D's Story

What does it look like to seek help for mental health if you are a young black man? Many thanks to D for sharing this powerful story about the problems of accessing mental health services in Sheffield. This story is part of the Mind The Gap project.

Black man turned away from camera

Anonymous’s story (we refer to him as D)

Age: 20


I started having mental health difficulties about 3 years ago when I started uni and was exposed to adult life, pressure, and stress. At the beginning it was like manageable stress and general anxiety but gradually it became like being paranoid, it was like, what’s the word, like a kind of ‘underlied’, a kind of background anxiety, and I realised it wasn’t normal.

It was a couple of months ago that I decided to seek professional help and the service I was looking for was one to one therapy; I wanted to sit down with somebody and talk about my problems. But it wasn’t free, I had to pay for it and I couldn’t afford £50 per hour. So I did a self-referral through the NHS website but it has a long waiting time. They called me once (one month after my online self-referral) and told me to do an online program called Silver Cloud but that’s not what I was looking for. I prefer a traditional kind of one to one therapy, to talk to someone that could help me realise what’s going on and what is the root of my anxiety. When I realised it’s not what I was expecting I left it [Silver Cloud].

I have tried to find out how long I should wait for counselling through NHS but have heard nothing. At the moment, I am not getting any help. I feel my issues are not prioritised. Unless it’s extreme they don’t do anything at all. That’s my opinion.

The pandemic affected my mental health at the beginning because some people use social interaction and environment to manage their anxiety, and the force to be by yourself and be in a confined space for a long time will just amplify it. It makes you worse because there is no way to distract your mind from anxiety.

I try to help myself. I am a Christian and I try to pray and meditate and stuff like that to ease my mind, find some clarity and not get into some dark place. Sometimes it helps.

I know part of my anxiety is because, as a young black man, I am constantly worried and anxious about things most people are not worried about. I have to be very cautious about certain things, places I go, not to be in a wrong place, and what I do. For example, one time when I was walking from university and it was evening and a bit dark, I was walking normally and had my headphones on and someone was walking on the same pavement towards my direction and when saw me quickly crossed the road. They don’t want to go near you, if you know what I mean. I was like I’m not going to do anything to you, I’m just going home and it added to my anxiety and worries.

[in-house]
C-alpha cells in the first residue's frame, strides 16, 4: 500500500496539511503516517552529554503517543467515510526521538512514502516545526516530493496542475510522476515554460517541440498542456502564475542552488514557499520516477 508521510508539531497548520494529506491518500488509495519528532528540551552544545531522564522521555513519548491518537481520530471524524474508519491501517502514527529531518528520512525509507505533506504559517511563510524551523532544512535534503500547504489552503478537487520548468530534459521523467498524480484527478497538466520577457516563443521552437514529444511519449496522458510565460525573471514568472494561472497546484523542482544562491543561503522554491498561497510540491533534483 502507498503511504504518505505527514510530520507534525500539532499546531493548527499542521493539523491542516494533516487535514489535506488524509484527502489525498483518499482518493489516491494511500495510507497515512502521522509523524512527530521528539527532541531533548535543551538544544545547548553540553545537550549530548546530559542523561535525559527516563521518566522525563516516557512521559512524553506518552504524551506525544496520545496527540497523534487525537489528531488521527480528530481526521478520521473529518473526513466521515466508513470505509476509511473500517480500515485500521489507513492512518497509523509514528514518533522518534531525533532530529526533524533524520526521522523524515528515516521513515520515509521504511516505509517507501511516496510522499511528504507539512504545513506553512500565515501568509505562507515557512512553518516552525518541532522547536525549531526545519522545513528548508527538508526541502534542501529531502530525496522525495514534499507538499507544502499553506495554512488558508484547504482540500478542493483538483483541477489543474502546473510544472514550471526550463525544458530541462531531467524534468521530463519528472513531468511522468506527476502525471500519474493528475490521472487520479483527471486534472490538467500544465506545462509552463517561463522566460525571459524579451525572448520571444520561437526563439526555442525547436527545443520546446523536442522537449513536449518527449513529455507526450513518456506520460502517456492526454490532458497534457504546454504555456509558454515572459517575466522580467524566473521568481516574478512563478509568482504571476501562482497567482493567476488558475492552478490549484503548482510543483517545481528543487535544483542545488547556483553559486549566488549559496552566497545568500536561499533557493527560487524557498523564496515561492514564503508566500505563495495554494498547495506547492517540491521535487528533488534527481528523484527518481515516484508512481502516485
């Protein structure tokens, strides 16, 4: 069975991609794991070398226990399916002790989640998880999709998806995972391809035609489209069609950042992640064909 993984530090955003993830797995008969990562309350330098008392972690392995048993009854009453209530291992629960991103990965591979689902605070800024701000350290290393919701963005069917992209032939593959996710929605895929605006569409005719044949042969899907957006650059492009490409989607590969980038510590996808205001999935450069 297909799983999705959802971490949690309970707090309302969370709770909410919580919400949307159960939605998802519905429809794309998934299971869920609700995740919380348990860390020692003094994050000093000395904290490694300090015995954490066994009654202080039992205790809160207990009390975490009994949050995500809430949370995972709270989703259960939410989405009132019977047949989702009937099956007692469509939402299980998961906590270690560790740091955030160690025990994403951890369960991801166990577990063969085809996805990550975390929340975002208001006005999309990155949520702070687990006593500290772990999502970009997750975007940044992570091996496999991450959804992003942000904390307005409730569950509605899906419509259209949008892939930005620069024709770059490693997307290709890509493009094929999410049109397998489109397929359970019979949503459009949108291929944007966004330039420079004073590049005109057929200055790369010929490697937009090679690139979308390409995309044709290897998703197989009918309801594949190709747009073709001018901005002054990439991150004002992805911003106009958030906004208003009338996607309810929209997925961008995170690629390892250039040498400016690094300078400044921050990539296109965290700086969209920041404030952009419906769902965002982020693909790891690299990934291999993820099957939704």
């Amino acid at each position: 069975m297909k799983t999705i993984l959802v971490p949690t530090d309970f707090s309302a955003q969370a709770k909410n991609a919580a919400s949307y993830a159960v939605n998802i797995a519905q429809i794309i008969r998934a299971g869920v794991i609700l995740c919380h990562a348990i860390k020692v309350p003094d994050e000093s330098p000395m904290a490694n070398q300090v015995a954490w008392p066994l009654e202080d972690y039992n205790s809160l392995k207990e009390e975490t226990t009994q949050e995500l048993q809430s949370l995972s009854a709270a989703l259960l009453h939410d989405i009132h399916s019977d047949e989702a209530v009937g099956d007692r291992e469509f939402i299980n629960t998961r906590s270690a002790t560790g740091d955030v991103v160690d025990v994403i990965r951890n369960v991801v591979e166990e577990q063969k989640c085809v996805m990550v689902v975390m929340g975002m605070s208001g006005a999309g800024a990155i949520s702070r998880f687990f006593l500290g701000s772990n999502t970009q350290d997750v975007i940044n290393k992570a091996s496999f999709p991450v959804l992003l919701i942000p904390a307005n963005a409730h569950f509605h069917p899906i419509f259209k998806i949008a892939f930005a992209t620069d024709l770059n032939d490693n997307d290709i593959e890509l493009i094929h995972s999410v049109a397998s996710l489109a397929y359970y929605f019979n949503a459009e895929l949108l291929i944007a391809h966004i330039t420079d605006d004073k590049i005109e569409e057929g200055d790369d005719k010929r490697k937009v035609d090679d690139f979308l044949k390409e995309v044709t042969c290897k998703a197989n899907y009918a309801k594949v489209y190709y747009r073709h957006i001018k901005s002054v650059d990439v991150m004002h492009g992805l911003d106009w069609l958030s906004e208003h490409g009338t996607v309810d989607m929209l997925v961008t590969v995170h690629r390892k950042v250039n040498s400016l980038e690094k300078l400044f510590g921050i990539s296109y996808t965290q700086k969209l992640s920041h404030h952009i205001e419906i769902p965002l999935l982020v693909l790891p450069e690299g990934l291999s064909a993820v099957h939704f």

Social-wise there are certain things which might be quite easy and normal for other people to do, but you can’t do as a black man. You don’t have that freedom. If you go to a club, for example, you have to be very careful otherwise the security starts picking on you and kick you out. They think you are violent or want to cause problems just because of the colour of your skin.

You get targeted by shop securities, night club securities, and everywhere you go. It’s something that white people don’t have to be worried about or even think about. It’s something you can’t even talk about and have to hold at the back of your head. It makes my anxiety worse and if I tell other non-black people they wouldn’t understand and think I am weird.

I haven’t seen a therapist yet but if I could access a black therapist, it would probably be more relatable as they could understand my problems. If you are female and, for example, have experienced sexual abuse you would want to see a female therapist that would understand you better, you would be more comfortable to share your experience. My anxiety around racism and discrimination would be more understandable for people of colour. You can be more open and express that specific sort of anxiety that you face on a daily basis.

I don’t talk about my mental health to my family and community, it’s something you don’t talk about. My community don’t talk about traumas and think if they do they will be told off or get into trouble or something bad would happen to them and that might be the roots of many issues including mental health. Also in some religious families mental health is seen like more demoniacal and something not from God.

There is no understanding unless you share your story but black people have their own reasons not to share, and a lot of people just keep it to themselves. Especially for men there is no sense of being vulnerable or show vulnerability and that’s why I don’t talk about it with people around me. I prefer to talk and expose myself to professionals who could understand and help me.

I am happy to share my experience and hope it helps my community but prefer to be anonymous.

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